Having studied their hosts’ tactics, the 2012 African champions who are in a rebuilding phase following their first round exit in the finals earlier this year started to boss matters and it was only a matter of time before they got level and then gain the lead.

Returning record scorer, Dennis Oliech, was rested mid second half to wild cheers of relief from a crowd that turned against him in what looked like a cruel final bow for the team he has served with distinction for over a decade before he was shunted out of the squad in 2012.

But the veteran striker who has visibly lost some of the speed that made him a feared forward worldwide did not do much wrong since the supply service was lacking but trust Kenyans to find a focal point to express their disappointment when he was given much flak.

His replacement Allan Wanga fared no better as the focal point in attack as the Azam FC player looked laden of foot for lack of fitness as Kenya enjoyed sterile dominance.

Head coach Bobby Williamson’s decisions to start with two sitting midfielders in captain and Southampton star, Victor Wanyama and Gor Mahia’s Collins Okoth was cited as one of the reasons the team lacked punch upfront as Johanna Omollo, a more creative man started on the bench.

Until Omollo came on to replace Okoth, Wanyama was excellently marshalled by Mbesuma who dropped deep to allow his forward partner, Kalengo to lead the attack to nullify the EPL’s star influence as he disappeared in the crowded midfield.

Williamson who is yet to win a competitive match with Stars since he replaced Adel Amrouche perhaps exercised too much caution at the start but could not turn the game when the Chipolopolo wave started shooting down his defence, particularly on the left where Olum had a torrid afternoon.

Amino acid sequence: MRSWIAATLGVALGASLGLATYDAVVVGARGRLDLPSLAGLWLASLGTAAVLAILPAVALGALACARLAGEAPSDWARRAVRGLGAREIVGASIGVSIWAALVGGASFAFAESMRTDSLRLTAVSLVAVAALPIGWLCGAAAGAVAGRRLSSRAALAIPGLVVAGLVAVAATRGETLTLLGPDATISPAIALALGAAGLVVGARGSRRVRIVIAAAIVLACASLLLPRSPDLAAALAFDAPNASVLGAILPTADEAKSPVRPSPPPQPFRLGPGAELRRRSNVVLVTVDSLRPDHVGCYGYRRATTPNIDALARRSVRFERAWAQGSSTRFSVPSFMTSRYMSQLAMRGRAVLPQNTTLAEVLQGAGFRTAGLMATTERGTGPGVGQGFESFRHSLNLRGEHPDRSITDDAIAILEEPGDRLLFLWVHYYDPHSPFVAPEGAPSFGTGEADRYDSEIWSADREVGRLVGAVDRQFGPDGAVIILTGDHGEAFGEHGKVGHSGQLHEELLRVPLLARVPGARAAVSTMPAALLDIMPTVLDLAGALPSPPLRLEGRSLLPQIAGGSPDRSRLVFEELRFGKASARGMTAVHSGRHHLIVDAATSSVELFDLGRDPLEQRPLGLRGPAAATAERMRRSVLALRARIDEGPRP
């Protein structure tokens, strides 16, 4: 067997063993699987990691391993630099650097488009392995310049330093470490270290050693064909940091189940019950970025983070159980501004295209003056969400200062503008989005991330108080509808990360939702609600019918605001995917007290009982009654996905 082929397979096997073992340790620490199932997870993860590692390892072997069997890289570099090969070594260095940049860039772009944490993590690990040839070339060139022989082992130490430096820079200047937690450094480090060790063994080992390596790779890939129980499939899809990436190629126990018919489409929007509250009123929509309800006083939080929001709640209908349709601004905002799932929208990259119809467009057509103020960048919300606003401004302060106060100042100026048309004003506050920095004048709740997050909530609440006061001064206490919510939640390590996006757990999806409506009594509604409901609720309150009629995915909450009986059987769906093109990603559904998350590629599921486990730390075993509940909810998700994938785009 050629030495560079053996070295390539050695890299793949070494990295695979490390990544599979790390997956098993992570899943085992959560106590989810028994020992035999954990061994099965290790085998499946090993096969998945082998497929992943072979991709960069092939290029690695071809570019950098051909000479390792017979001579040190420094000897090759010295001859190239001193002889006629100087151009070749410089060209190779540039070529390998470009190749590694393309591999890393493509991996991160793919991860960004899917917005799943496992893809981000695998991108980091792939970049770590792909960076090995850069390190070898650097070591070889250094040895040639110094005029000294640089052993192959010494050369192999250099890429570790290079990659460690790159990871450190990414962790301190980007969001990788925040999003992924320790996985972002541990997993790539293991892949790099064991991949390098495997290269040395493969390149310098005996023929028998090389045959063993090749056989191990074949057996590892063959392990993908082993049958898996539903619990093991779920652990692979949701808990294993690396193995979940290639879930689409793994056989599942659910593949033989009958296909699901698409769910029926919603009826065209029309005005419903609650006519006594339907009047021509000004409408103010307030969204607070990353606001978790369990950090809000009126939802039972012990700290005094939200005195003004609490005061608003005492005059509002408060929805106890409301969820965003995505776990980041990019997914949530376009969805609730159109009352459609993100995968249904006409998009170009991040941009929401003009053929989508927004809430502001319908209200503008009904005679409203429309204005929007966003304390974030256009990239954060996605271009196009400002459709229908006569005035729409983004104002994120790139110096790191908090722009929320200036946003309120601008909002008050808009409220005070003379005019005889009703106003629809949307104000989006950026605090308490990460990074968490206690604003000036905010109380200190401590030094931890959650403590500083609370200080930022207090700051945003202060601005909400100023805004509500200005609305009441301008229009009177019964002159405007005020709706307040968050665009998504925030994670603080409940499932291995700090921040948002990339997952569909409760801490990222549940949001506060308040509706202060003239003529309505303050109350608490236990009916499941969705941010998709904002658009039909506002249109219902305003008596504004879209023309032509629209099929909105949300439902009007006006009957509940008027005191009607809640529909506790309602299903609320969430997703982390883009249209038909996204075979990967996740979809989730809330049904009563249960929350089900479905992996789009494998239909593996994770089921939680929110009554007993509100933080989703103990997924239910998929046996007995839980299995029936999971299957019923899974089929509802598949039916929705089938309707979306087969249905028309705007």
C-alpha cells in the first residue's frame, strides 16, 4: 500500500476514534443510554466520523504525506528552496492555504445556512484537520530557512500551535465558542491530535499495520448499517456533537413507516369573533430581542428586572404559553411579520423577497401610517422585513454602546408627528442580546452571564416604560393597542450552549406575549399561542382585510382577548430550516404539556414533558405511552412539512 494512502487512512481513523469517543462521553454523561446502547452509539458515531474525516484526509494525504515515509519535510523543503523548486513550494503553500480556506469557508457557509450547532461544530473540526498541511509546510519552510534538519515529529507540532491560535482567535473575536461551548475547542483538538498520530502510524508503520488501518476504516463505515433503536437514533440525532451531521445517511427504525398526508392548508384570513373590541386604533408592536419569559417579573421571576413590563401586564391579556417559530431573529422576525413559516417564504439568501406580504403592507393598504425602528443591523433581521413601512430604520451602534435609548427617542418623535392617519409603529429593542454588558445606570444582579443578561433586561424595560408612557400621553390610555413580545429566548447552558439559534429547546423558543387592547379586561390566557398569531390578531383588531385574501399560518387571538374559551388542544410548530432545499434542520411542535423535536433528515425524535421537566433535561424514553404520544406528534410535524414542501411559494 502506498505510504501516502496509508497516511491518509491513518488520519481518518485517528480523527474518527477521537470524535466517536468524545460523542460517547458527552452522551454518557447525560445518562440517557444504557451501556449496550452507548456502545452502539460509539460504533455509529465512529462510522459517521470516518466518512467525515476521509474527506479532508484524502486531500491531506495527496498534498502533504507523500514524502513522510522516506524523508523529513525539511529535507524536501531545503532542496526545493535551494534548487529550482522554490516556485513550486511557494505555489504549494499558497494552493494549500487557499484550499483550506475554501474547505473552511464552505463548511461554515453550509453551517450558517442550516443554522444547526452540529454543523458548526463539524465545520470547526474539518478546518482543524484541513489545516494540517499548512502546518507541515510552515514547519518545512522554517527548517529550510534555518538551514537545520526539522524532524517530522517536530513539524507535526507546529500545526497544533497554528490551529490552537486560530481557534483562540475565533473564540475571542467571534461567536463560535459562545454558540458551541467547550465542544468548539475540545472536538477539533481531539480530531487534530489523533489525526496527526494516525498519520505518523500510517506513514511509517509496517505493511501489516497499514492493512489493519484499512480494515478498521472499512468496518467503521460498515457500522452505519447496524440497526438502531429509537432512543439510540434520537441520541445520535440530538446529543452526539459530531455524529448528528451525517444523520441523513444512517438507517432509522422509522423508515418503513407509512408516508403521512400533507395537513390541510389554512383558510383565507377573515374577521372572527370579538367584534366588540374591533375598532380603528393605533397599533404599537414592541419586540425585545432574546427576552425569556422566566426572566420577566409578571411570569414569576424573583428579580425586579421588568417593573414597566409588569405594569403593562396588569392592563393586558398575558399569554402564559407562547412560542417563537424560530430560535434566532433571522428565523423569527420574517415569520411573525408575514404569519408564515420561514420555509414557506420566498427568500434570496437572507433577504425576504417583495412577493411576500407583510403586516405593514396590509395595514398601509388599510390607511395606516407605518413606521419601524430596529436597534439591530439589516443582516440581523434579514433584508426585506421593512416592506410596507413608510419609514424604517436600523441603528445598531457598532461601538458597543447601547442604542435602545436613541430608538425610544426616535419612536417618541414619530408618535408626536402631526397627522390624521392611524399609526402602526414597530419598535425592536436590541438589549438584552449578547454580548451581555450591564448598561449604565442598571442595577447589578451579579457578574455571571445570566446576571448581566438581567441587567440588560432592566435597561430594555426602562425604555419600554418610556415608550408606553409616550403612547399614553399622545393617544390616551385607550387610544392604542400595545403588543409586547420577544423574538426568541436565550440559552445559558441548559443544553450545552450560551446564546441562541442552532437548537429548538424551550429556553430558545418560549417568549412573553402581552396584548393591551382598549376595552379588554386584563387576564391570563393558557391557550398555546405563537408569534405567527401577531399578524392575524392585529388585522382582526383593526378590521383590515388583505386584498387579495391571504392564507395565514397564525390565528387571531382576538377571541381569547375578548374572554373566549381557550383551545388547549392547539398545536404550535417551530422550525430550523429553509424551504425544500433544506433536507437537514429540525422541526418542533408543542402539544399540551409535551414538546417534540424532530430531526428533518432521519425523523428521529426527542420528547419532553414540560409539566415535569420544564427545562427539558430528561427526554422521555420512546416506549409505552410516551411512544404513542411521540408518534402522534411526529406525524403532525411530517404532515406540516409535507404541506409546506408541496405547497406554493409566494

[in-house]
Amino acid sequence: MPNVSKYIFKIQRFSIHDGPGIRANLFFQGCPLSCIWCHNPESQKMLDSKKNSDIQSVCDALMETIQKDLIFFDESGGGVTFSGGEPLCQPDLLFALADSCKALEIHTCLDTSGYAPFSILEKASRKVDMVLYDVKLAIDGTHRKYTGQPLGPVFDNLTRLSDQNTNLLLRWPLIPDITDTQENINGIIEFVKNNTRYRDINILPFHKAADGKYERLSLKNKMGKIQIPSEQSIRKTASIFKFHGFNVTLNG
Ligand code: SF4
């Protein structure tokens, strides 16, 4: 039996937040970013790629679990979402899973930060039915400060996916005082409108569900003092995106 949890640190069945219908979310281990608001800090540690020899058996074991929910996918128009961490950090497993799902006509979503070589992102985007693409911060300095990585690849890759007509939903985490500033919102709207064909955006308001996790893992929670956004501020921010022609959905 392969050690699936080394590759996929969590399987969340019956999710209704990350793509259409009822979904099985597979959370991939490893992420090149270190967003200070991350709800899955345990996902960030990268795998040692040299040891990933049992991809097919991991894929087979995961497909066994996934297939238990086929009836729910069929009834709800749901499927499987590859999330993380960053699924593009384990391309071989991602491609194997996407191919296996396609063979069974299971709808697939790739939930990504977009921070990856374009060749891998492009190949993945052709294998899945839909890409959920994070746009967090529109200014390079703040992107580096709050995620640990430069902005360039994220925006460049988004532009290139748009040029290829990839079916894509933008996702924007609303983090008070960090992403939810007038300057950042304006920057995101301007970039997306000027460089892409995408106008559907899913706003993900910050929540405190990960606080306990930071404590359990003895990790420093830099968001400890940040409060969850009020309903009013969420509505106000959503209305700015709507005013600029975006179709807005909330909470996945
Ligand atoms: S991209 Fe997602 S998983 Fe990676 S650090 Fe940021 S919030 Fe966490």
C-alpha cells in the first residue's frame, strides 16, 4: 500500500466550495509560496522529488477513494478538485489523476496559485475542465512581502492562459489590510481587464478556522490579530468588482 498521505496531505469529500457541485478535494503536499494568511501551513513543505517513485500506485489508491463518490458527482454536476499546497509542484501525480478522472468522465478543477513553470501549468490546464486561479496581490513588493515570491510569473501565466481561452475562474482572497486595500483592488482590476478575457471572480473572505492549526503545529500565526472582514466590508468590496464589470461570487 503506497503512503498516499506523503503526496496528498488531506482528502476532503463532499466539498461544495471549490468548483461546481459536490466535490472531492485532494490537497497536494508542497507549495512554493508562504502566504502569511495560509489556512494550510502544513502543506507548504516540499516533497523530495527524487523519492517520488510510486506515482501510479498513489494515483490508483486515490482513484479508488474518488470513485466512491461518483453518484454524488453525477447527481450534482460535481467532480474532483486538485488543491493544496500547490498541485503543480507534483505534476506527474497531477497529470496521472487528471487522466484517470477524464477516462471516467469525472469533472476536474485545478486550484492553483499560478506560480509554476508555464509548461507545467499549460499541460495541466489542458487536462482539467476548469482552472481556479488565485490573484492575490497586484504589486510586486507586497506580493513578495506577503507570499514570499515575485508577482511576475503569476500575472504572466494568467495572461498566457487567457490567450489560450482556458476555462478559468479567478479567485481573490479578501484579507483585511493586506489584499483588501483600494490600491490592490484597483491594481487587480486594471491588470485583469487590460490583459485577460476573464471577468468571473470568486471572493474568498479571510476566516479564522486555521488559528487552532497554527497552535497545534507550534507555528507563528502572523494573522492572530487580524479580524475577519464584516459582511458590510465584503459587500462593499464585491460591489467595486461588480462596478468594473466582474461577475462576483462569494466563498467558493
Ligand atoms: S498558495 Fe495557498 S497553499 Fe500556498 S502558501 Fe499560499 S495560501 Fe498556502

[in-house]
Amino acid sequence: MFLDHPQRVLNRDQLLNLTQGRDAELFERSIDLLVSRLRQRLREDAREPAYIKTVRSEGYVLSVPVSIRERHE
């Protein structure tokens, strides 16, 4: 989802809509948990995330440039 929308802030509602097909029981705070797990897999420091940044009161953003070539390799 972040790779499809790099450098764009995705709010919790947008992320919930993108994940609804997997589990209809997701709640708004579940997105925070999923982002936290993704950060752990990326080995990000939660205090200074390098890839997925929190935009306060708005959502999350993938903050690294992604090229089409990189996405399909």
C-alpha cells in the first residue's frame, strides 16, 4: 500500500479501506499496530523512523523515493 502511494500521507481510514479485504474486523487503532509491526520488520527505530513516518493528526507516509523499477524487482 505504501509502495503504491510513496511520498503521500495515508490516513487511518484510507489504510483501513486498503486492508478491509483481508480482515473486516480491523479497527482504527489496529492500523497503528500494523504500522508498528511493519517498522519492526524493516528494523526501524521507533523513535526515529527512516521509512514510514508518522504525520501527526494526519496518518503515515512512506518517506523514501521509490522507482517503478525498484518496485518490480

He also lost winger Paul Were inside the first half hour to injury and apart from Ayub Timbe who left his heart on the pitch, most of the foreign based players emerged with little credit, begging the question whether there is an effective system in place to monitor their fitness.

But whatever happened at Nyayo as Kenya slipped to third in Group E behind Zambia and Congo Brazzaville who lead the way with four points apiece cannot be blamed on the 95 odd minutes the match went on.

After drawing with Guinea Bissau, the Zambians organised a training camp for their local based players and four made their starting XI and blended well with those playing outside their shores to put an effective albeit unconvincing performance.

This was hardly the Zambia of old that terrified Africa but still Stars could not find a way past them save for the Olunga goal and when a header from the same striker from a Timbe corner was cleared off the line.

Apart from Olunga who excelled with Oliech providing him the foil to release the pressure, Okoth and defender Dennis Odhiambo who were the locals in the Stars team did not impress.

However, majority of the blame should not be shouldered by the players or their technical bosses but it should be placed in the doorstep of the federation and its boss yet again.

What Nyamweya watched unfold should be reason enough for him to take a dignified exit and allow fresh leadership since in the four years he promised a new dawn, Stars are still deep in the cesspool of mediocrity.